This financial crisis is not having the political consequences I expected two years ago, or what our unlamented former leader predicted in his Monthly essays. In Europe, it has become a crisis of social democracy. Their bloated welfare states were in bad financial shape before the financial crisis struck; now they [are] simply unable to cope.
The impact on the universities is, as Andrew points out, going to be severe. The richest and most prestigious (Oxford and Cambridge) are likely to use their large endowments to break free of the state altogether in response. They may be followed by Edinburgh, although the latter eventuality is probably tied to Scottish independence.
However, we have universities to do other things besides produce quantifiable research outputs, and asking the humanities to produce great reams of those quantifiable outputs is a bit like demanding that intelligent design be taught in schools or asking ‘what does the colour red smell like?’. It’s a category error. The sooner people in both the humanities and sciences realise this, the better.
To that end, I am going to make a few suggestions for the humanities (hey, everyone else is) based on what I’ve seen. I’ve worked and studied in five universities in three countries, two of them considered among the most prestigious in the world. My scholarly interests also straddled the humanities, social sciences and sciences. I got to hang out in labs, play with MATLAB and translate obscure Roman law documents. I don’t have all (or perhaps even any) answers, but the comments I make are not borne of ignorance.
1. There are too many universities, and too many people going to university. Many universities are very mediocre, and many of the students who attend them are very mediocre. We seem to have forgotten how to tell people ‘no, you aren’t very clever, you shouldn’t go to university. You are, however, good with your hands. You should get an apprenticeship instead.’ There is, as Stanley Fish points out, nothing wrong with a trade school. Upgrading what were essentially trade schools and turning them into universities was always going to be a bad idea, and now we can’t afford them to boot. And let’s not forget that plumbers make a very good living.
2. Compulsory language requirements should be reinstated for the sciences, and compulsory science requirements should be reinstated for the humanities. It should not be possible to get through university — particularly in a high-powered professional discipline like law, medicine or engineering pleading ‘but I have a math allergy’ or ‘Latin is too hard’. If you have a math allergy, or Latin is too hard, you shouldn’t be studying engineering, medicine or law. End of.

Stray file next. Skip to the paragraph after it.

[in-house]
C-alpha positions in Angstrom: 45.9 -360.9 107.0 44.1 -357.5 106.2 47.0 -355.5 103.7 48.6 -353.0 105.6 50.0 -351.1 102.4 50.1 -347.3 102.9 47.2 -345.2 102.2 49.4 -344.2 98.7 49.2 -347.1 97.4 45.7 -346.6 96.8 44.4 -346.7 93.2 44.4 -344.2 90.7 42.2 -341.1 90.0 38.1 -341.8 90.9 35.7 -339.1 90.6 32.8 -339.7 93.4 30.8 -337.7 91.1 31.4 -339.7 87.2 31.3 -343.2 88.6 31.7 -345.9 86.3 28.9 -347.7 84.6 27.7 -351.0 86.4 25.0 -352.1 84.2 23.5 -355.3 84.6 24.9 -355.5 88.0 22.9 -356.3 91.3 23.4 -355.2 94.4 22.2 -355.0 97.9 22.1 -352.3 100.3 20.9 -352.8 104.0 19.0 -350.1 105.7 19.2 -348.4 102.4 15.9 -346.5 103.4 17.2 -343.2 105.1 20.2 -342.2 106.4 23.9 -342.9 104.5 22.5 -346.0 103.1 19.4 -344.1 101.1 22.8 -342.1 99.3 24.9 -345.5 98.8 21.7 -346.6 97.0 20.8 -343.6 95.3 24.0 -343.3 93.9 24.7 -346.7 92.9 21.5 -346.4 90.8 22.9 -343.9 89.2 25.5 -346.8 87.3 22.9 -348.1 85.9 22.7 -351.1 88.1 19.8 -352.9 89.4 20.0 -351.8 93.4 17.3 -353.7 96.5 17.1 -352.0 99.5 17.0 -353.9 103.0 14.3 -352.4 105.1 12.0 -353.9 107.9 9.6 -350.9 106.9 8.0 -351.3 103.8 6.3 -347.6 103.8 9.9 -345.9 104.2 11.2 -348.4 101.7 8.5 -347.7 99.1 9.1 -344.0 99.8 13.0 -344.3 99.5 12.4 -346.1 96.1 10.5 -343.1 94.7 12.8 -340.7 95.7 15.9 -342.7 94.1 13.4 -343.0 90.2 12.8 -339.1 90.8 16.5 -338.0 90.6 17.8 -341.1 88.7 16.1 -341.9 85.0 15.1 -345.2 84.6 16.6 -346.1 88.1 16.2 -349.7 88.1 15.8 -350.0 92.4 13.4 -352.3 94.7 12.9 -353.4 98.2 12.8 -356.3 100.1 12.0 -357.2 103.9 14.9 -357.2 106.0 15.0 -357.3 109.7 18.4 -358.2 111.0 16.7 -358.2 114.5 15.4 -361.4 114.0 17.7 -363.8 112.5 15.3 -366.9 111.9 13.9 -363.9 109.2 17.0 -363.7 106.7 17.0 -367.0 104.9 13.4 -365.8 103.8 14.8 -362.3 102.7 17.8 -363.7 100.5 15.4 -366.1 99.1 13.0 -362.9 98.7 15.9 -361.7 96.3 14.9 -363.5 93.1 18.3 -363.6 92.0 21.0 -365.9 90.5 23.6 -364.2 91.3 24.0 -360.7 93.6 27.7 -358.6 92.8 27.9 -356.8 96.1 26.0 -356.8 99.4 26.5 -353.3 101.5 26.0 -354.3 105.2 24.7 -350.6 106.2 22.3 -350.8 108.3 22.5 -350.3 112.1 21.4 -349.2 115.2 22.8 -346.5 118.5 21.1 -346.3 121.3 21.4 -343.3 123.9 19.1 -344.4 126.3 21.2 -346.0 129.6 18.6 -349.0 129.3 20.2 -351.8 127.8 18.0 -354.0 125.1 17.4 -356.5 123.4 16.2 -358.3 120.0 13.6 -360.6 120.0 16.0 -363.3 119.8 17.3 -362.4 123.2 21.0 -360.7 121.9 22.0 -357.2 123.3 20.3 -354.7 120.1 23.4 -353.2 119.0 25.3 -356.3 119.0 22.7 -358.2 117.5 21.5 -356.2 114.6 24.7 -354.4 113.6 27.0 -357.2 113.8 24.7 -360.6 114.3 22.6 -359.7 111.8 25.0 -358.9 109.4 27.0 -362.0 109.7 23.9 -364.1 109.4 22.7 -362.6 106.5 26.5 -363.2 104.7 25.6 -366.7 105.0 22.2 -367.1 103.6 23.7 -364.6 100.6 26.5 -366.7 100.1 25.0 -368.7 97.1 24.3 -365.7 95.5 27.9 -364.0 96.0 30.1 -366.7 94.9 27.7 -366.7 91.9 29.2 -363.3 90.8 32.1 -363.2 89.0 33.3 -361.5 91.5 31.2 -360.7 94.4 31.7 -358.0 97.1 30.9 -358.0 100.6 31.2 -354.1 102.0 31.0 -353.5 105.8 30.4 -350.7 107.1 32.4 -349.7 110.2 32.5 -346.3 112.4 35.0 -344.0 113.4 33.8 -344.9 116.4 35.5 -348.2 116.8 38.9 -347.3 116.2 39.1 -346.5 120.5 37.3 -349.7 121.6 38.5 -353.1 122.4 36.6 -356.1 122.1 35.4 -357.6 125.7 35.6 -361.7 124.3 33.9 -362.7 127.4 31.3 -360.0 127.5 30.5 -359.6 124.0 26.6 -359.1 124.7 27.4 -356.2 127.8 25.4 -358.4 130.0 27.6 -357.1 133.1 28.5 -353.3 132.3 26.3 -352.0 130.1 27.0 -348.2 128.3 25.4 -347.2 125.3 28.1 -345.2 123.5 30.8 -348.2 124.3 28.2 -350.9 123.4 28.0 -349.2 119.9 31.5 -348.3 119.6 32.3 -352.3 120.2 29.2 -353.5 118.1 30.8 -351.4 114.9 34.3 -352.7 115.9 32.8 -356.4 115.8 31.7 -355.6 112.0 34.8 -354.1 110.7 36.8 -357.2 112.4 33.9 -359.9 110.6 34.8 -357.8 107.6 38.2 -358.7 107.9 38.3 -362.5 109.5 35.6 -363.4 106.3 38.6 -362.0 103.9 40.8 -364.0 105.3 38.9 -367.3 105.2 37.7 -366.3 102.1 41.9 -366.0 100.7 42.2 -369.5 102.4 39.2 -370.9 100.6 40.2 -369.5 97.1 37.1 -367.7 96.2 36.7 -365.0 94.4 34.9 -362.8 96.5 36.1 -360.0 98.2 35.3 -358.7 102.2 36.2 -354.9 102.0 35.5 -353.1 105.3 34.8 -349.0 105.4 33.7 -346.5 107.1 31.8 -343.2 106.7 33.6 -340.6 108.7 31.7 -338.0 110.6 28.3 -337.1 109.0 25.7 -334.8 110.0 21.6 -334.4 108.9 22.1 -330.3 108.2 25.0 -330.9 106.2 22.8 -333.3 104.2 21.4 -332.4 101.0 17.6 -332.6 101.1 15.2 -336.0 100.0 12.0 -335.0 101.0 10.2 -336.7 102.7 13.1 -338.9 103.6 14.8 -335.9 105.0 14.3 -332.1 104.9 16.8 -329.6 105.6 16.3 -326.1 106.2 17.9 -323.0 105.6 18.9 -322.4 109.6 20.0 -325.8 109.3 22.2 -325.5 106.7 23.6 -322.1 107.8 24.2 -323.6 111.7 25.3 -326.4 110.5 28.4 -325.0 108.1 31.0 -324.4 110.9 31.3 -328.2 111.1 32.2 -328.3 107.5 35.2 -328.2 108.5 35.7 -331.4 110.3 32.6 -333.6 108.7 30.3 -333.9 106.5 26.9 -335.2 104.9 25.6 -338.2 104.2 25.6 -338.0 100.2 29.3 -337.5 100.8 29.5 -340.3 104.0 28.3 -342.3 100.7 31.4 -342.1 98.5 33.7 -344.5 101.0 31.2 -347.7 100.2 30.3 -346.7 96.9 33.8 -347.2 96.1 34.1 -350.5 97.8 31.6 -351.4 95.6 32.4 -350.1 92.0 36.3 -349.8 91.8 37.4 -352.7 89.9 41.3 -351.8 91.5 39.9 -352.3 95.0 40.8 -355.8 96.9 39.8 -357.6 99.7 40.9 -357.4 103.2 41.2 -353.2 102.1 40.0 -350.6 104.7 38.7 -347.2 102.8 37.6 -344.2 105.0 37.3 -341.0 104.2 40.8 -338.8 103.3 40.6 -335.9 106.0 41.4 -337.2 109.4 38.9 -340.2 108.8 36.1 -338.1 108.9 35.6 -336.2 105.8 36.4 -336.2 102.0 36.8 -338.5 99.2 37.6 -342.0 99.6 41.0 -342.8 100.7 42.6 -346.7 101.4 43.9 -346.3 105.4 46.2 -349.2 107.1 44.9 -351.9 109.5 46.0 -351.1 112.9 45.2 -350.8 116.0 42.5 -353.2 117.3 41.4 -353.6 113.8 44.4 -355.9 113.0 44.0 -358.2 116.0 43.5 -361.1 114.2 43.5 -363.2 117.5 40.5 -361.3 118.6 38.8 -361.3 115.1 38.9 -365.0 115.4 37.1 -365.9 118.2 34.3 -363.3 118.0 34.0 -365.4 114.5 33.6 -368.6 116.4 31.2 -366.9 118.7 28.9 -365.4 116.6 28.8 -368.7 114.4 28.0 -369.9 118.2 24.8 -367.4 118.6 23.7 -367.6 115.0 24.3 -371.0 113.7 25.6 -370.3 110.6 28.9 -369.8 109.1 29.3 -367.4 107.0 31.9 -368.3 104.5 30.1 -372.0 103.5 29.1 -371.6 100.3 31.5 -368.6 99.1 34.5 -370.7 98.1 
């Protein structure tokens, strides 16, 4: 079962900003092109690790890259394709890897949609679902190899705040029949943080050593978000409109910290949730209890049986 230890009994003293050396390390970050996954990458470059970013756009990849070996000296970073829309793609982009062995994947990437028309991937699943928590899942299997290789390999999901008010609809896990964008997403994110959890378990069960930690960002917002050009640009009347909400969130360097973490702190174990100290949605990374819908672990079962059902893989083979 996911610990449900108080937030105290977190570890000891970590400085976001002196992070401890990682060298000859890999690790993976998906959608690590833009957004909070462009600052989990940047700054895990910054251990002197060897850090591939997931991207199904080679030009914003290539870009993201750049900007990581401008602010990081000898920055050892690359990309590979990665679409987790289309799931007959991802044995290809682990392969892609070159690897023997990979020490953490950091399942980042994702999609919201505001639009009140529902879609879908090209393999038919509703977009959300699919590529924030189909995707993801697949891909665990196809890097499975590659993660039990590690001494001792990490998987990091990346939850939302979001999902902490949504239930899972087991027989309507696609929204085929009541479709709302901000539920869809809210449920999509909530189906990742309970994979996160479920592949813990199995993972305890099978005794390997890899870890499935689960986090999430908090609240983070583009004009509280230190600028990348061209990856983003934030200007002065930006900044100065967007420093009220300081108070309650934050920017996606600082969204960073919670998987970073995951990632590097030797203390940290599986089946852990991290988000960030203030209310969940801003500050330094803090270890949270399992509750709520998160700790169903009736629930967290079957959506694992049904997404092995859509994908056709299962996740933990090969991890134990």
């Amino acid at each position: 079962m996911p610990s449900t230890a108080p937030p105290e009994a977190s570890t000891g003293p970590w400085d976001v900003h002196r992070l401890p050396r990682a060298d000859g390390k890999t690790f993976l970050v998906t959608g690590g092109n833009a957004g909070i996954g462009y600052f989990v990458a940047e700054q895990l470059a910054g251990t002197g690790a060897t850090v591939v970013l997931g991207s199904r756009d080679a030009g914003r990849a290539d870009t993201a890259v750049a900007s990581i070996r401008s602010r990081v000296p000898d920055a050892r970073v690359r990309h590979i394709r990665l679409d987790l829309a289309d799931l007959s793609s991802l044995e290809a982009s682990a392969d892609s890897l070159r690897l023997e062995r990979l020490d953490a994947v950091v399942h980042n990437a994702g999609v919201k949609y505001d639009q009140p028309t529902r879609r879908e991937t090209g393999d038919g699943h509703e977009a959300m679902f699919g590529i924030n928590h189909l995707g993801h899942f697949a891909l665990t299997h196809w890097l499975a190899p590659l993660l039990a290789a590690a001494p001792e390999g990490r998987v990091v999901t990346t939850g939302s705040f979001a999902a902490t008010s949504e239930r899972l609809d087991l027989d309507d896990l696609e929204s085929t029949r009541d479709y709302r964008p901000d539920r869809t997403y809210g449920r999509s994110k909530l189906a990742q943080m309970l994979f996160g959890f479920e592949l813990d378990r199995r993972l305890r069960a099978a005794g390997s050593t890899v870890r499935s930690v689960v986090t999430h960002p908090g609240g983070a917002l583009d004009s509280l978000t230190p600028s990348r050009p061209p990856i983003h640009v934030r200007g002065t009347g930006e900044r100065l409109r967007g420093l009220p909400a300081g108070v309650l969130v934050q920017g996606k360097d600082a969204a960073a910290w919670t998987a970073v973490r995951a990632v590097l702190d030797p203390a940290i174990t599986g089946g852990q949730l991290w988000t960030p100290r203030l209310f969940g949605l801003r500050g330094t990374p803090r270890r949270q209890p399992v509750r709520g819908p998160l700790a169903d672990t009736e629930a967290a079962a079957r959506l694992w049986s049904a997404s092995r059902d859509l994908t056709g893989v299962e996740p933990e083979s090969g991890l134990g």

3. Much higher research in the humanities — particularly at the mediocre universities, but even at some good ones — is, not to put too fine a point on it, bunk. It comes about because research imperatives (discussed very fully over at LP) that make sense in science do not work in the humanities (and even in some of the social sciences). As most of you know, I was offered a fully-funded scholarship place at Oxford to read for the DPhil in law. I am in the process of doing the final edits for my MPhil. What most of you won’t know is that — after considerable thought — I opted to decline the DPhil place. The principal reason for this decline? The scope of my research was so narrow as to be meaningless, and involved accepting intellectual constraints with which I disagree (more of this later), and which the university’s funders (both public and private) ought to find alarming.
4. Several commenters over at LP made the point that humanities academics need to stop with the pointless infighting and start supporting each other, so I will only make one behavioural recommendation directed at the humanities more generally. It is this: when you make falsifiable assertions, and some scientist or social scientist then proceeds to falsify them, accept the correction with good grace and move on. Empirically testable propositions are part of the magisterium of science and social science, and to the extent that humanities scholars make them, they have to accept that people from the other magisterium will make comment and draw conclusions. Many people on the LP thread were anxious to defend theory (although, interestingly, neither Mark nor the Australian scholar quoted, University of Queensland academic Graeme Turner, did so, recognizing instead that it is off-putting).